Since it was established in 2003, the Nissan Canton facility has become a cornerstone of Nissan's North American manufacturing operations. Over the past decade, Nissan Canton has grown from building one model to seven, including the award-winning Altima, the Armada full-size SUV, the Xterra mid-size SUV, the Titan and Frontier pickup trucks and NV commercial and passenger vans.

Introduced in 2002, the Murano has stood out as one of the most distinctively styled vehicles in its class both inside and out. As Nissan's flagship crossover, it remains one of the company's most important vehicles. Beginning in 2014, the Murano will be the eighth vehicle built in Canton and will require several hundred employees for production.

The new Nissan Murano will showcase a progressive crossover design, and the company will unveil styling cues for future Nissan crossovers on a concept vehicle debuting at the North American International Auto Show on Jan. 14.

"As we look back on ten years of manufacturing in Canton, it's become clear throughout the Nissan network that 'Made in Mississippi' is a stamp of quality and great people," said Bill Krueger, vice chairman of Nissan Americas. "With the addition of this new model in Canton, Nissan is well on its way toward meeting our goal to manufacture 85 percent of the vehicles we sell in the U.S. right here in North America."

When the plant opened Nissan became the largest private-sector employer in the region and has since brought even more high-skilled, well-paying jobs to the community while maintaining a diverse workforce that has drawn employees from 80 of Mississippi's 82 counties.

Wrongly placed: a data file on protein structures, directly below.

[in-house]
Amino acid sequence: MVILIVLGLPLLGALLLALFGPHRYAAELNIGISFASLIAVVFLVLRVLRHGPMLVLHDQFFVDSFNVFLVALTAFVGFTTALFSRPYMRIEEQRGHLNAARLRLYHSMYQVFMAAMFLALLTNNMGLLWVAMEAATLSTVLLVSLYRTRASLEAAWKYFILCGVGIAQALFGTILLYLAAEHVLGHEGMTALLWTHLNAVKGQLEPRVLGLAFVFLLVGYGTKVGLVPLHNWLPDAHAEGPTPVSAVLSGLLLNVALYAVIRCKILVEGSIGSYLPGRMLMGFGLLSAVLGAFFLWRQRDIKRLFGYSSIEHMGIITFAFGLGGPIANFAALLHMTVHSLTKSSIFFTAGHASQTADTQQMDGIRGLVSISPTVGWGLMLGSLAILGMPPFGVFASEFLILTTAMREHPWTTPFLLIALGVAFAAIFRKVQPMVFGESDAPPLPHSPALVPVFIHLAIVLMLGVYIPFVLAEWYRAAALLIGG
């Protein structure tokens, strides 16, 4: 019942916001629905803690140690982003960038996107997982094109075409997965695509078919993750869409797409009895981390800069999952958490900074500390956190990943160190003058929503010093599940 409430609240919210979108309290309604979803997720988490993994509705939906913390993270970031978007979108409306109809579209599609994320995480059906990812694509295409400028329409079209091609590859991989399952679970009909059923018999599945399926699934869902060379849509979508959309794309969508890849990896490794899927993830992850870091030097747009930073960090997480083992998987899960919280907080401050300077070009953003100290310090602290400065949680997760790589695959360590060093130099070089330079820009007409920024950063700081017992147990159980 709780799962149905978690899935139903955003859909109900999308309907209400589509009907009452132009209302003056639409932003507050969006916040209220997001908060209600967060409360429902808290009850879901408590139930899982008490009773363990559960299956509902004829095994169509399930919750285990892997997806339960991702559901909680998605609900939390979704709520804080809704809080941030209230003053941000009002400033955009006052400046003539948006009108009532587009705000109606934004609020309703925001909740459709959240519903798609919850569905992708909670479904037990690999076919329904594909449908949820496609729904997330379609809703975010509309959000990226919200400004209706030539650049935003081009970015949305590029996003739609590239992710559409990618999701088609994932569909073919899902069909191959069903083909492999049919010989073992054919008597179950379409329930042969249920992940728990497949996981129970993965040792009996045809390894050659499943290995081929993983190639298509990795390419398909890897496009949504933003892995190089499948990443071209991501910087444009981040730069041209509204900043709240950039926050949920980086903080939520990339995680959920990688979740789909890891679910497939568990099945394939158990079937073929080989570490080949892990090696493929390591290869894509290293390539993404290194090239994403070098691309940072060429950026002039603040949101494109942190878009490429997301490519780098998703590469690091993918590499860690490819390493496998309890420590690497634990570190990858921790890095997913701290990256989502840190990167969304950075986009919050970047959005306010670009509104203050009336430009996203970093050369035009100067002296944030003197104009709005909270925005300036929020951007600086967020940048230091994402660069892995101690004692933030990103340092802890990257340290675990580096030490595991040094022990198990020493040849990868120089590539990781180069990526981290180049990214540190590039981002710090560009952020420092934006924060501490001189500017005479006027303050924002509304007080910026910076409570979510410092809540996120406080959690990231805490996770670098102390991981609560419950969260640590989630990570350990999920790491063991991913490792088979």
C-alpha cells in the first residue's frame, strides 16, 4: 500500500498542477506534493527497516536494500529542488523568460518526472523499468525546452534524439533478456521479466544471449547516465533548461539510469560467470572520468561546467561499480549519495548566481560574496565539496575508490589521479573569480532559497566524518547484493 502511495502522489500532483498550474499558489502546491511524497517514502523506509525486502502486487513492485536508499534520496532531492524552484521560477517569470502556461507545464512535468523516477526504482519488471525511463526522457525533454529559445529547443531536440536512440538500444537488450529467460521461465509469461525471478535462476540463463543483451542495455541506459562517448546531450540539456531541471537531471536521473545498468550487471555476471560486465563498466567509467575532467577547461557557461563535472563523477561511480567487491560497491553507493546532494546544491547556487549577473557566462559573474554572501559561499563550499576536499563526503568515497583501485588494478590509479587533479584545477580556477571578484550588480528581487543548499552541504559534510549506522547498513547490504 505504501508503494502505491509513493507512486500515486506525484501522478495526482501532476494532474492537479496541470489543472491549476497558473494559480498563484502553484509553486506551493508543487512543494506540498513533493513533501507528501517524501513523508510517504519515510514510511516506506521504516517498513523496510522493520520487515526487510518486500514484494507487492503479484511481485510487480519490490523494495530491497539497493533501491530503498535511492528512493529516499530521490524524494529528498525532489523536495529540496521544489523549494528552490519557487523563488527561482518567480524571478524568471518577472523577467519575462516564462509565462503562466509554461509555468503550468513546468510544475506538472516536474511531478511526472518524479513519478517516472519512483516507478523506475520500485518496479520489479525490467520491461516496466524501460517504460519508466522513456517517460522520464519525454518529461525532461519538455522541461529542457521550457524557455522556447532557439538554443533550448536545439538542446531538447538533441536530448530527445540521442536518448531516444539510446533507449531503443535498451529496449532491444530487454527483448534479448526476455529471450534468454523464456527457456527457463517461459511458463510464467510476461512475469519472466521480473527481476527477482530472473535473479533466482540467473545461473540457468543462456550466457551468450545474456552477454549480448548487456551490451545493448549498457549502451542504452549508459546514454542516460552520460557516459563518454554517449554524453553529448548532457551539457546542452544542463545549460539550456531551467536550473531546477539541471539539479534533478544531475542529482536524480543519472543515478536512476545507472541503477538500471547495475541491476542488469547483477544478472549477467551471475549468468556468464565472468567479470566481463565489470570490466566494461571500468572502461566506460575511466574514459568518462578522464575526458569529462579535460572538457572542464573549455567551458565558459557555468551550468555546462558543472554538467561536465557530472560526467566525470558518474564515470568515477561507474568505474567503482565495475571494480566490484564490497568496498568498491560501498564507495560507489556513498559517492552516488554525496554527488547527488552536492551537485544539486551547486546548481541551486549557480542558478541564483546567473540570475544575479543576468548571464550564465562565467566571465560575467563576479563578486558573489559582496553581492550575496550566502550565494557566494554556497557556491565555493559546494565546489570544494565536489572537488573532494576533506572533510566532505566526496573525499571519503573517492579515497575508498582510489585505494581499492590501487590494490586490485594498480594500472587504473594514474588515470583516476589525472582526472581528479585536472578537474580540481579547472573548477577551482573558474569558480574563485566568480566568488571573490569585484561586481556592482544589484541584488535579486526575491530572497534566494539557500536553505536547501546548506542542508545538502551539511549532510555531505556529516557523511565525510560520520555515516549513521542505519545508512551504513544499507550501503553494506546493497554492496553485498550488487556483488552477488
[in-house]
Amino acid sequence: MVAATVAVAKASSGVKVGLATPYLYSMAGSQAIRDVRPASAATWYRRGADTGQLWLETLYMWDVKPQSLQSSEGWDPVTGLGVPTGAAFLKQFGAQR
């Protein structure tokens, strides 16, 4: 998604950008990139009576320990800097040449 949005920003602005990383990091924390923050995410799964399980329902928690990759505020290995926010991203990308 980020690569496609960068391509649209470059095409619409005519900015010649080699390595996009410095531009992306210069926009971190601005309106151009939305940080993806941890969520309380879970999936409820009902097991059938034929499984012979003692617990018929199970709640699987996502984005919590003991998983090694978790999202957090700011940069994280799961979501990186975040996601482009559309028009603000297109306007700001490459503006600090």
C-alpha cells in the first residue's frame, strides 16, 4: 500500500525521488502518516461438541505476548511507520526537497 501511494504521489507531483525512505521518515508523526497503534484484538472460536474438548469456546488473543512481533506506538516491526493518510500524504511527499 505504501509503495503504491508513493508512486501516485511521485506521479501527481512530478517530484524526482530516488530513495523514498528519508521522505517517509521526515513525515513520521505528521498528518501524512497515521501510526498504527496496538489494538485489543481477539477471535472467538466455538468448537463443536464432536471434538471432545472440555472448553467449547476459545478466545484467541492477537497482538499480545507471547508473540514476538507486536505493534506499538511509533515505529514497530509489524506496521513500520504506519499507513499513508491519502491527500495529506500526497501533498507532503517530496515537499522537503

Today, Mississippi Governor Phil Bryant showed support for Canton's growth plans alongside Nissan's senior leadership, hundreds of 10-year plant employees and members of the non-profit and faith-based communities.

"Nissan continues to exceed our expectations, and I greatly value the contributions the company has made in Mississippi," Governor Bryant said. "Over the last ten years, Nissan has had a tremendous economic impact on central Mississippi, has catalyzed our state's automotive industry and has continued to grow its Mississippi operations. I appreciate Nissan's trust in our workforce, and I believe it led to the company's decision to produce the new Murano in Canton, further demonstrating Mississippi's strength as a manufacturing location."

During the past 10 years, Nissan has been a strong community partner as well. The company has contributed more than $5 million to charitable organizations in the Metro Jackson area. Nissan is a proud corporate citizen of the state of Mississippi and remains committed to supporting the communities where its employees live and work.

"A decade ago, we opened the doors of this plant and immediately became one of the region's largest private-sector employers," said Dan Bednarzyk, vice president of manufacturing and plant manager at Nissan Canton.  "To us, that meant we were not only providing thousands of jobs and making a long-term investment to the state and to the region, but that Nissan was also going to become a strong corporate partner in central Mississippi giving back and making a difference in our communities."

Original source: Nissan US media